dcu women

BEATRIZ DA COSTA (AKA FIRE)

And let’s start this blog off strong with one of my personal favourite women of the DCU as a whole: the much-forgotten Beatriz Da Costa, also known as: Fire!



(Art by Adam Hughes!)

Bea’s debut into the comics world was in 1979, in Super Friends, originally known as Green Fury, and later joined the group known as the Global Guardians.  What do I know about that time?  Not a whole lot!  

The point at which I fell in love with her - and at which, I think, most of her fans fell in love with her - was her debut as Fire in the pages of Justice League International.  In this post-crisis world, she started off as a model and performer turned superhero: Green Fury, to Green Flame to, simply, Fire.  She appeared as one half of a duo, one that was destined to be the backbone of much of her emotional arcs: Fire & Ice.  


Aren’t they cute?

For those of you who are even passingly familiar with Justice League International, it won’t come as a surprise in the least that most of her characterization and actions revolved around being as funny as possible, particularly as a loud, lively, egotistical foil to the much more demure, conservative Ice.  She wasn’t always the most competent member of the team (it’s hard to do, when you’re beside Batman and Martian Manhunter), but there’s no doubt that she was certainly one of the MORE competent members, especially when it came to assuming a protective role with Ice, a woman that she loved to no end.  

Something that didn’t go too well for her upon Ice’s untimely death, in which she had to grapple with the continuous deaths of her teammates, and what to do in the face of them.  Where many gave up, she didn’t; she served the Justice League for the longest stretch out of any JLI member, trained with several senior heroes, battled against Doomsday, befriended the woman who took on Ice’s mantle, and stayed to the bitter end.  

And once it did, in fact, end, she returned to her home of Brazil to continue her work, only to join up with the espionage group Checkmate, which did some… let’s say morally sketchy things.

But that’s enough about her long and often ambiguous backstory, which I included mostly to point out that despite what many detractors say about DC’s female characters, she was not written as a foil for a man, was not written to titillate any male characters and is her own character.  Can you dislike her?  Sure.  But there’s no arguing that she’s a central character in and of herself, and can stand on her own two feet.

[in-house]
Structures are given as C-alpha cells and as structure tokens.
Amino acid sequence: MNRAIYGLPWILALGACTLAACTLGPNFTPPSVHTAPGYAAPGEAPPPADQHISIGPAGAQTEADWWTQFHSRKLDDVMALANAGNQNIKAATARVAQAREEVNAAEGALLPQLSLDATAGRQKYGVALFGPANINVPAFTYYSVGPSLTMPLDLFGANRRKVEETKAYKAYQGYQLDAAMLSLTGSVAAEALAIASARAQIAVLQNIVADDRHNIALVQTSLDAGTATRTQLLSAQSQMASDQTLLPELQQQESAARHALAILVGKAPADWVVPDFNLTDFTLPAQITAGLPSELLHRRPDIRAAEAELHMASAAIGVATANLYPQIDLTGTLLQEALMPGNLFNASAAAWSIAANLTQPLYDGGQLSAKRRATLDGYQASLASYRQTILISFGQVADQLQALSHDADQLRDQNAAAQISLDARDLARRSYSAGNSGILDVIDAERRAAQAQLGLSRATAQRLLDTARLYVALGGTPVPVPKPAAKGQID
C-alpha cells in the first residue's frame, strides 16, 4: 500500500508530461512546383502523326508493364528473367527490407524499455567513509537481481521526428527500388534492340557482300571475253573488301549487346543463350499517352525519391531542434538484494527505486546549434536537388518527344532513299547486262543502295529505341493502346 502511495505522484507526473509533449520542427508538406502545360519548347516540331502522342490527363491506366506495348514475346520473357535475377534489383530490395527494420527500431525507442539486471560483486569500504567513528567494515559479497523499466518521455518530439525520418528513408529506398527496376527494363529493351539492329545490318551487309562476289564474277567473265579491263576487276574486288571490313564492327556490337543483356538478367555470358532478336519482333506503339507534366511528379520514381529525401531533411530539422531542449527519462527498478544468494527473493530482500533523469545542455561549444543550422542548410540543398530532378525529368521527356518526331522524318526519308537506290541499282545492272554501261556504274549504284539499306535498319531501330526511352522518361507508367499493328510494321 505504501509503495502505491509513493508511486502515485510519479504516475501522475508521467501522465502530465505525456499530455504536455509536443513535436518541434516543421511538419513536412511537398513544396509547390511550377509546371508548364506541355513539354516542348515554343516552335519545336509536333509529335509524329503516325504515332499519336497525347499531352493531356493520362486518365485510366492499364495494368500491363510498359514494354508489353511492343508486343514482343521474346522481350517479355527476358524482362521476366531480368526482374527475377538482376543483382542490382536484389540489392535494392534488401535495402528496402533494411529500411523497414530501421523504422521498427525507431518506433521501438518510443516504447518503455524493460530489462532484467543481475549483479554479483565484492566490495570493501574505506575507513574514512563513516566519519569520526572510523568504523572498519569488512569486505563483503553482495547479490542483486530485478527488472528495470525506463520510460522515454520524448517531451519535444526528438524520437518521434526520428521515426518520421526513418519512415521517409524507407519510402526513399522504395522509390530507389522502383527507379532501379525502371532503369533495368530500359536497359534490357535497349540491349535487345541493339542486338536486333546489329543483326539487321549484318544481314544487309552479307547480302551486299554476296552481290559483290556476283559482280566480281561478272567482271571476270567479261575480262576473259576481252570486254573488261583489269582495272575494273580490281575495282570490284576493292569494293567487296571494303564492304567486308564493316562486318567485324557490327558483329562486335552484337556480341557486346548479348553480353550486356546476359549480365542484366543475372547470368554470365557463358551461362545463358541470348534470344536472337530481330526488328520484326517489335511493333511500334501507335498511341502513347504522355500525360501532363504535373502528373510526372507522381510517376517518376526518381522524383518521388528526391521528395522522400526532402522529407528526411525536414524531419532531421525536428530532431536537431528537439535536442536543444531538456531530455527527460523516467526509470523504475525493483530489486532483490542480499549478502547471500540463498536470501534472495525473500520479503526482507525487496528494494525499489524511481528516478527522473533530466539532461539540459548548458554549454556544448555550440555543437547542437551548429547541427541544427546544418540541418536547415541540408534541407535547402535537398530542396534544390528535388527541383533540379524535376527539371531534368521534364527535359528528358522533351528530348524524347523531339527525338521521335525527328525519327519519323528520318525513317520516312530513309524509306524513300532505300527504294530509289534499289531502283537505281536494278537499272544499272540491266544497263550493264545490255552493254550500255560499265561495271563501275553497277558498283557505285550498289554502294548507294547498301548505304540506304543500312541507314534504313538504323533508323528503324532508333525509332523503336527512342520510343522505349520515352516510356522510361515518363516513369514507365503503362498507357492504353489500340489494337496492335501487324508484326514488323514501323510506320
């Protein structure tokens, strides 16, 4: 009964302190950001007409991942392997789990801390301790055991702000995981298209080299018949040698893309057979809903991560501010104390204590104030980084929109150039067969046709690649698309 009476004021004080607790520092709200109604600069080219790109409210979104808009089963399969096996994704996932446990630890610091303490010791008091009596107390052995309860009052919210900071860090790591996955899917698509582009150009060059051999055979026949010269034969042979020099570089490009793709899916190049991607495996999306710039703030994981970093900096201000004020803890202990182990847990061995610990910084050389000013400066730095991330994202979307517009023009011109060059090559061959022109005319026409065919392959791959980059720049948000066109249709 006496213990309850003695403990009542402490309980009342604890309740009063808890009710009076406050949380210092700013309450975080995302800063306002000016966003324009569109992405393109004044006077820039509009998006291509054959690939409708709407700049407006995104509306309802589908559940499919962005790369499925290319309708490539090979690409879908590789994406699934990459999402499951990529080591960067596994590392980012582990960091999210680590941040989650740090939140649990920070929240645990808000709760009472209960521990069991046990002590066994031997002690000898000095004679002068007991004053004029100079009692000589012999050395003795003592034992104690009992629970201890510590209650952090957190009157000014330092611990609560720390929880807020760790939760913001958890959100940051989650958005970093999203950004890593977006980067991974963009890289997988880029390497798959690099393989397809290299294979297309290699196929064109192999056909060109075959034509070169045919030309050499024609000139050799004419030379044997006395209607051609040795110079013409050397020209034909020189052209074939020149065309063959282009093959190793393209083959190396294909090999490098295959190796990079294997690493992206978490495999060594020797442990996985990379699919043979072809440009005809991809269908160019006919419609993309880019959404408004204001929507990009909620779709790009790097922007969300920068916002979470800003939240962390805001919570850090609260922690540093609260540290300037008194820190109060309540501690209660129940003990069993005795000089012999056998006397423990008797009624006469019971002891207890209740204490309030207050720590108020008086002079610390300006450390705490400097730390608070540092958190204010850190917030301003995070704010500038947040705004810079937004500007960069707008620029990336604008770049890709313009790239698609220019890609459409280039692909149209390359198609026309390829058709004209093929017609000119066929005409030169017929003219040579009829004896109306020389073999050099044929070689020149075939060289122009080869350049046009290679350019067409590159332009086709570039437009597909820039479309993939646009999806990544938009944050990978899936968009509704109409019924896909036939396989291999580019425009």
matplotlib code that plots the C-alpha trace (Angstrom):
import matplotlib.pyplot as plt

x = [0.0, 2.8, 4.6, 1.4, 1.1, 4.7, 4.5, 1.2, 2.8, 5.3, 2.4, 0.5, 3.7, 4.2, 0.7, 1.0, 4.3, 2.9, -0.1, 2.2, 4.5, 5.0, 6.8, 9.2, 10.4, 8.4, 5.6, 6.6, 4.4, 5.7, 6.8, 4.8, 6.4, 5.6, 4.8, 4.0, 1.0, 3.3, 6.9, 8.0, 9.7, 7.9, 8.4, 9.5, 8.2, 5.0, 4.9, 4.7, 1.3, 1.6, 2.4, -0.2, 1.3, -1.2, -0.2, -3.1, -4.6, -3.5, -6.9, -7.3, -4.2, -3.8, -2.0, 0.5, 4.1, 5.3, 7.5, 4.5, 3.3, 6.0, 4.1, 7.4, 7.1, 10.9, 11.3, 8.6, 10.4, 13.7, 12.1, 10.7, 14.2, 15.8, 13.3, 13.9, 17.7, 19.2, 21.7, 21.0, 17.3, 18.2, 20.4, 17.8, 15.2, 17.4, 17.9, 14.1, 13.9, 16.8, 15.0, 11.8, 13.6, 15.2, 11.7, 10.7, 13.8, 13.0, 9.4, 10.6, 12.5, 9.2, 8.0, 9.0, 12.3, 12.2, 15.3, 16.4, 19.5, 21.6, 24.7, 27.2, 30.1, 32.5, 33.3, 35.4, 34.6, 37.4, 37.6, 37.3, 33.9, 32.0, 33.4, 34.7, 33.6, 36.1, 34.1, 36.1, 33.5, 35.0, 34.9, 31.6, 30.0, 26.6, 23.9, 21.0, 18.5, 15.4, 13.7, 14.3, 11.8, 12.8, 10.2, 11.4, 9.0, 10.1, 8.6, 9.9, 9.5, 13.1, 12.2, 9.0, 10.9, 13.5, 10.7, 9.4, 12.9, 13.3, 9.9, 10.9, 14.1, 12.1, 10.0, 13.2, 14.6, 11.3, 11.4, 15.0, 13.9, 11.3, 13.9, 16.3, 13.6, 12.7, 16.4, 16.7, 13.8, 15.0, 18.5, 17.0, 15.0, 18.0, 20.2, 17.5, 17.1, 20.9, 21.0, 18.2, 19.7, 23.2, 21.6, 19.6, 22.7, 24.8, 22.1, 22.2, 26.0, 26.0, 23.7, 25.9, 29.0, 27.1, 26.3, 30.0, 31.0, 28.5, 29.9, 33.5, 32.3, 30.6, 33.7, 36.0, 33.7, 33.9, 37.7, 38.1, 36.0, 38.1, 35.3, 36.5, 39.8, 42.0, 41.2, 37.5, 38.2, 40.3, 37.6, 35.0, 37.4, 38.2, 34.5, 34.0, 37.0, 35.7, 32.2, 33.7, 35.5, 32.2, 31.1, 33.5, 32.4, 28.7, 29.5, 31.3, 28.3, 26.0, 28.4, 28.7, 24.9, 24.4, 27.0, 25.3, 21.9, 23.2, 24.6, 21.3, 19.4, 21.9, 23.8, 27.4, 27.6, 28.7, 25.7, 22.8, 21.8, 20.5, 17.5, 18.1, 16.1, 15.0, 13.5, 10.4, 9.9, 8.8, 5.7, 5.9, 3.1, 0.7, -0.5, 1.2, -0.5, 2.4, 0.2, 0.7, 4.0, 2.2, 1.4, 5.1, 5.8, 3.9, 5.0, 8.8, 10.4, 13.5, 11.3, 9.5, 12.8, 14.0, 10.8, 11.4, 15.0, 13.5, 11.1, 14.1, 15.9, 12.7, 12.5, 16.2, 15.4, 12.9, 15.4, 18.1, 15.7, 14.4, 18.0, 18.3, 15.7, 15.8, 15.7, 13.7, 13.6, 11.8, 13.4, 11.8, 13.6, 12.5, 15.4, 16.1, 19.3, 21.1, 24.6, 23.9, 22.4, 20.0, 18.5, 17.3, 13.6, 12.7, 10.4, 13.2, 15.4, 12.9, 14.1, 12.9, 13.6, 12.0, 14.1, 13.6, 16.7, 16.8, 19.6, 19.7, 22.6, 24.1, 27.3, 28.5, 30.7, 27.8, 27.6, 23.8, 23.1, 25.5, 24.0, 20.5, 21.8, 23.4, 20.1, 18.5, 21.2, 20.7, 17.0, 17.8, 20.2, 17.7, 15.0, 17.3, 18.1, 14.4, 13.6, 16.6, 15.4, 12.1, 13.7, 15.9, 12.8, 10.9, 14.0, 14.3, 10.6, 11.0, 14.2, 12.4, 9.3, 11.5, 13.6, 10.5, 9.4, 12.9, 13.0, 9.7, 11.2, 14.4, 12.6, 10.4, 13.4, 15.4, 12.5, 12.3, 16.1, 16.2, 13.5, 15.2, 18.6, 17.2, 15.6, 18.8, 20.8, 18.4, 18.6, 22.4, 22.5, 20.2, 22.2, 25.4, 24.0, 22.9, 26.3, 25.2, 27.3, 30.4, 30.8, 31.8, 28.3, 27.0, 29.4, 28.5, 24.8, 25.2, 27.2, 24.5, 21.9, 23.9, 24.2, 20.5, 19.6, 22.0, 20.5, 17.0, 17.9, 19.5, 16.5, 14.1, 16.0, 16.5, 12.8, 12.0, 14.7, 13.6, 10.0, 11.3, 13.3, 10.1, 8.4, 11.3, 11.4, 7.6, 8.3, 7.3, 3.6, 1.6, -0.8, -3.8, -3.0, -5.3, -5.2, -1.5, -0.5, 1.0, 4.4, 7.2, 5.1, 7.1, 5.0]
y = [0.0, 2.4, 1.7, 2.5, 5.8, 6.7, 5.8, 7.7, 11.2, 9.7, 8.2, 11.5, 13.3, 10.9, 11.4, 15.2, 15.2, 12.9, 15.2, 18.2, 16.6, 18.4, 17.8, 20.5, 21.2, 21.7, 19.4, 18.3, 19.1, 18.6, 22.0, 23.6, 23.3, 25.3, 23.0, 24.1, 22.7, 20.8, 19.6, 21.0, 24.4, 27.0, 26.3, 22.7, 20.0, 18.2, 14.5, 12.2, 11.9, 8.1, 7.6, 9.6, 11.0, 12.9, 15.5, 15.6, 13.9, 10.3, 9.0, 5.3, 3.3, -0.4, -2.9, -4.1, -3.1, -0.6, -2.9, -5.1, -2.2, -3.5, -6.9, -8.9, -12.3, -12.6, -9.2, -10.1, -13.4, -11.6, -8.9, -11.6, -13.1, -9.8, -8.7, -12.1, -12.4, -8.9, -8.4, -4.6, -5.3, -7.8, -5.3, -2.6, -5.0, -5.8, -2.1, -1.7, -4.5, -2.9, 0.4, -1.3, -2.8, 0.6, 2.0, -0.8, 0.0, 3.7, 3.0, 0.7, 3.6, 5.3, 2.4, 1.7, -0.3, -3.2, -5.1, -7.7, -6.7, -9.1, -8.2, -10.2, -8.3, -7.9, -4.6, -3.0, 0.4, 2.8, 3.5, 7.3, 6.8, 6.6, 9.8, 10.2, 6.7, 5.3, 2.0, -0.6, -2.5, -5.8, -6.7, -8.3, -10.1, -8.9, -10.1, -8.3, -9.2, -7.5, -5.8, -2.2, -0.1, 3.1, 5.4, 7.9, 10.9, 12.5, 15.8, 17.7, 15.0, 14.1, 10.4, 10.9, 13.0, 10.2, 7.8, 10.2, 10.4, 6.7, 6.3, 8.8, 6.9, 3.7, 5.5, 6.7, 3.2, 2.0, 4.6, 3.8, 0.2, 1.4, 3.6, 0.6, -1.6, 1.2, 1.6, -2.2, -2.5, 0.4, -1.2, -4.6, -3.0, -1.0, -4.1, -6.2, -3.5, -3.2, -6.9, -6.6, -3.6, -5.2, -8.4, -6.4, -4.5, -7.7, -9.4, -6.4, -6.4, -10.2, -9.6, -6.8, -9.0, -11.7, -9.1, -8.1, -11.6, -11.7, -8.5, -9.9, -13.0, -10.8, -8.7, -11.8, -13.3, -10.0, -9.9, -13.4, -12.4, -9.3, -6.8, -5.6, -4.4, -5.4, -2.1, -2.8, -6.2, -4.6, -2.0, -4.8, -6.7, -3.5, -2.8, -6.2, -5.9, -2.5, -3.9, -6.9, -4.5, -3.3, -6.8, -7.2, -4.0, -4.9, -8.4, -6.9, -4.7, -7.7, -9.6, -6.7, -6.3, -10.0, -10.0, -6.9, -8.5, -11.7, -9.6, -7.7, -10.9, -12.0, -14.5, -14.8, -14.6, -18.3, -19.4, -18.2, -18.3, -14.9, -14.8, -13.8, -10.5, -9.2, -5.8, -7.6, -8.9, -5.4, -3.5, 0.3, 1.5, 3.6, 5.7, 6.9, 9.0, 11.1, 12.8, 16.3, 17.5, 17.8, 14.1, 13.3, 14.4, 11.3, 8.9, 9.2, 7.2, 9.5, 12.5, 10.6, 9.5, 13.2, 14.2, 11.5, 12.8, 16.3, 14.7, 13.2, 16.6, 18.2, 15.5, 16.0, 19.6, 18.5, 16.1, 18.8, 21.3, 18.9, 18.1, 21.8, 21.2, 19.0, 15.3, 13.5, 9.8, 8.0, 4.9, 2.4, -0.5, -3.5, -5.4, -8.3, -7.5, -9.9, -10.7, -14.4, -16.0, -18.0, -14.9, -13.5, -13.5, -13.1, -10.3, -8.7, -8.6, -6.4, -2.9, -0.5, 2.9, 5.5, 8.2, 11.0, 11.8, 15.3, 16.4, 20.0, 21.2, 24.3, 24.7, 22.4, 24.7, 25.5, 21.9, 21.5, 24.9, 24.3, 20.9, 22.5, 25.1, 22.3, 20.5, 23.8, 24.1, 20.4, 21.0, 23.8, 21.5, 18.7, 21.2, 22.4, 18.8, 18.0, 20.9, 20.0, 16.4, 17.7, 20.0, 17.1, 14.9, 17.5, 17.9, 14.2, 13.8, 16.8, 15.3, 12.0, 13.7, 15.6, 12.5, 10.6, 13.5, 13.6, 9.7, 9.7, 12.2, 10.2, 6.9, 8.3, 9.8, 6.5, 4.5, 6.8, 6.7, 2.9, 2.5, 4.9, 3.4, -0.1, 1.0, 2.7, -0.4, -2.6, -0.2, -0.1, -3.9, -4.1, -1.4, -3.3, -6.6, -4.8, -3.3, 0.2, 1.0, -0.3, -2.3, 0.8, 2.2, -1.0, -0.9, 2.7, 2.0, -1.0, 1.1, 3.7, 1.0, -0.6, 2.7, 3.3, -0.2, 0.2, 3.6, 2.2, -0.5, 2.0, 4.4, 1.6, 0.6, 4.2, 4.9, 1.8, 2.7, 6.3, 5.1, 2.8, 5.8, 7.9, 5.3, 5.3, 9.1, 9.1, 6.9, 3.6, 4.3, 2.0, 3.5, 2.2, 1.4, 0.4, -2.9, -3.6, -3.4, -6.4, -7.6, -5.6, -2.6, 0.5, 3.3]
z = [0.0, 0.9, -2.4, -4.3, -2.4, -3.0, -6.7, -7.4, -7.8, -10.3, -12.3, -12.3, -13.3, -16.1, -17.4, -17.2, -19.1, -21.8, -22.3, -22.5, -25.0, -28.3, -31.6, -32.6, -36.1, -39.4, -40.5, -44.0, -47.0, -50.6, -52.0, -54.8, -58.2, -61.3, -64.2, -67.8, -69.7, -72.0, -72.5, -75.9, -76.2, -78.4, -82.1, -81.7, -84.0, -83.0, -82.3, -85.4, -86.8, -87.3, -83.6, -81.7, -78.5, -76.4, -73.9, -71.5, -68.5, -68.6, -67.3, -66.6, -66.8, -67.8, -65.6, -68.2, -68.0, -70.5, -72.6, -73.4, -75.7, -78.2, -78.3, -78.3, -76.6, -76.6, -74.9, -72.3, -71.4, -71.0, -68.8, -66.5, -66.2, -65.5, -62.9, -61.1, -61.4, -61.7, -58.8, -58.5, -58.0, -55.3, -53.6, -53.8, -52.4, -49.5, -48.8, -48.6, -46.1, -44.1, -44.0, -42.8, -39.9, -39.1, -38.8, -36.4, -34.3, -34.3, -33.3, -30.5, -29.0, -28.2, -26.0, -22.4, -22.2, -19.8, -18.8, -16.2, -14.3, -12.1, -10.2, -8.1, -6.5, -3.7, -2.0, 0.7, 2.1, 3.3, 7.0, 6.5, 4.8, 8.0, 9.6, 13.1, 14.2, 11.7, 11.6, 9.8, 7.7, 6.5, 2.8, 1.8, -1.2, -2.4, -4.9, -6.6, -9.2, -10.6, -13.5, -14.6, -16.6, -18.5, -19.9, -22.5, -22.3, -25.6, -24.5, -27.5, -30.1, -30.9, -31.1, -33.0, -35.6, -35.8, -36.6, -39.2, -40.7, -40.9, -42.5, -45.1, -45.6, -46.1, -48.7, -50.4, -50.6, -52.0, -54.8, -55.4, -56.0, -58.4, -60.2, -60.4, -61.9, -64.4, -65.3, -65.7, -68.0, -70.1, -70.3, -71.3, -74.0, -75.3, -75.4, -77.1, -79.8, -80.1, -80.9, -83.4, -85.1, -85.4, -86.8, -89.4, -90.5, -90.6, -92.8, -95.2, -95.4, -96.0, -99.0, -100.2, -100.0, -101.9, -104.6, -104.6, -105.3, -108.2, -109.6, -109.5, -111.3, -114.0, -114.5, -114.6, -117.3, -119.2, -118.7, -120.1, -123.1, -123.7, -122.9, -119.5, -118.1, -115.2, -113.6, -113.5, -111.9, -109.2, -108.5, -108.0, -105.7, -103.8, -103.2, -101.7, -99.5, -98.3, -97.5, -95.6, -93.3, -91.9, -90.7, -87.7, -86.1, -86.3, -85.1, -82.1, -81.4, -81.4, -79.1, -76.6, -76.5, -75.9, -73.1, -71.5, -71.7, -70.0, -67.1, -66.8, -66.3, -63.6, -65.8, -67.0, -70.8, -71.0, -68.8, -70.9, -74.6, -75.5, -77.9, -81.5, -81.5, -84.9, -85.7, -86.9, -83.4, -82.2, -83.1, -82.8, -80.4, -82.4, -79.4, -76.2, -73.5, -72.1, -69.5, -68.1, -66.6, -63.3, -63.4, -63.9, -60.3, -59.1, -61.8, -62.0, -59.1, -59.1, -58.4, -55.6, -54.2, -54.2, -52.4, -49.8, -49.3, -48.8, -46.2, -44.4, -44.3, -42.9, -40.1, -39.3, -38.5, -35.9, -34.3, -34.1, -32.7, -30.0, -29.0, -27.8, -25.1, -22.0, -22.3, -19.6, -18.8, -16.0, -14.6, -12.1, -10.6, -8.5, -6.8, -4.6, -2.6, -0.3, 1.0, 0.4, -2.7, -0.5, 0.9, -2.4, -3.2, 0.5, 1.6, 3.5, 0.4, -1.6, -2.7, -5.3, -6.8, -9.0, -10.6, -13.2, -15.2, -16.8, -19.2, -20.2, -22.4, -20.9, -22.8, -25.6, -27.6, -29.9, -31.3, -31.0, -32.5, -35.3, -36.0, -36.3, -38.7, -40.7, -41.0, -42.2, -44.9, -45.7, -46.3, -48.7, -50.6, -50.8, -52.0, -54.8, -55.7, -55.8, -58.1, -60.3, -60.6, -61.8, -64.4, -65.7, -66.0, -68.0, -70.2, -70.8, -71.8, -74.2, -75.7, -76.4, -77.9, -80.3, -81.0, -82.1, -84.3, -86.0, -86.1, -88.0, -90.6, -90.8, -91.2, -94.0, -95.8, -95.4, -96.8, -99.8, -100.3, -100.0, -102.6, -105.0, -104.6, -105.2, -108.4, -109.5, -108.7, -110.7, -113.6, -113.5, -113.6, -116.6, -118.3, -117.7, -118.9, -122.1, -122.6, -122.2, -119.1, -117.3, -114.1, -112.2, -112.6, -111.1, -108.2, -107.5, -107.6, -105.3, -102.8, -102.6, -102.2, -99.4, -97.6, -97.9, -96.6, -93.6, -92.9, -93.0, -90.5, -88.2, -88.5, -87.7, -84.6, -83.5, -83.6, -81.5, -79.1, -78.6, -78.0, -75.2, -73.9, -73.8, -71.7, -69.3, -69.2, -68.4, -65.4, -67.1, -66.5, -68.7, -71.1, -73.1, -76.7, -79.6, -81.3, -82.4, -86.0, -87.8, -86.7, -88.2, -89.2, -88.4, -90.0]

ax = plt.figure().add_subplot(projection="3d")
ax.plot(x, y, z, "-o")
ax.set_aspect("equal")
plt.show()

So why do I like her?  There’s a whole laundry list, but let me take a shot.  Unlike a lot of women I see in fiction, she’s allowed to be flawed and funny while maintaining a rich inner life.  Bea loves the good life and her own reflection, at that, and she can be petty, angry,  and judgmental… but she can be loving, heroic, sentimental and very, very brave at the same time.  She’s funny without being a punchline, and her love for Ice is not put beneath the love that Ice’s boyfriend has for her – it’s on par, because relationships between women, whether they’re romantic or platonic (and I personally believe she harboured extremely romantic feelings towards Ice) are incredibly important.  To see the love these women have for each other is a wonderful thing, especially in a franchise and medium that often pits them against one another.


She’s vivacious and bright, she’s allowed to have fun, and that’s something that’s occasionally in very short supply.  I love that she’s part of a big, wonderful team, and that she has endured past it from title to title. She’s never seen to be above it all, but she’s allowed to express her own legitimate emotions throughout it all as well.  



…which is a really long winded way of saying: I love Beatriz Da Costa, and I think you should too.


Even if her fashion sense isn’t always what it should be.  


Zack Snyder on Wonder Woman’s Role in BvS

“She plays a super-important part. In a lot of ways, she’s the gateway drug to 
the rest of the 
Justice League." 

It’s obvious that Wonder Woman is going to play an integral part in the film, rather than just a cameo.

Originally posted by alex-badkillerb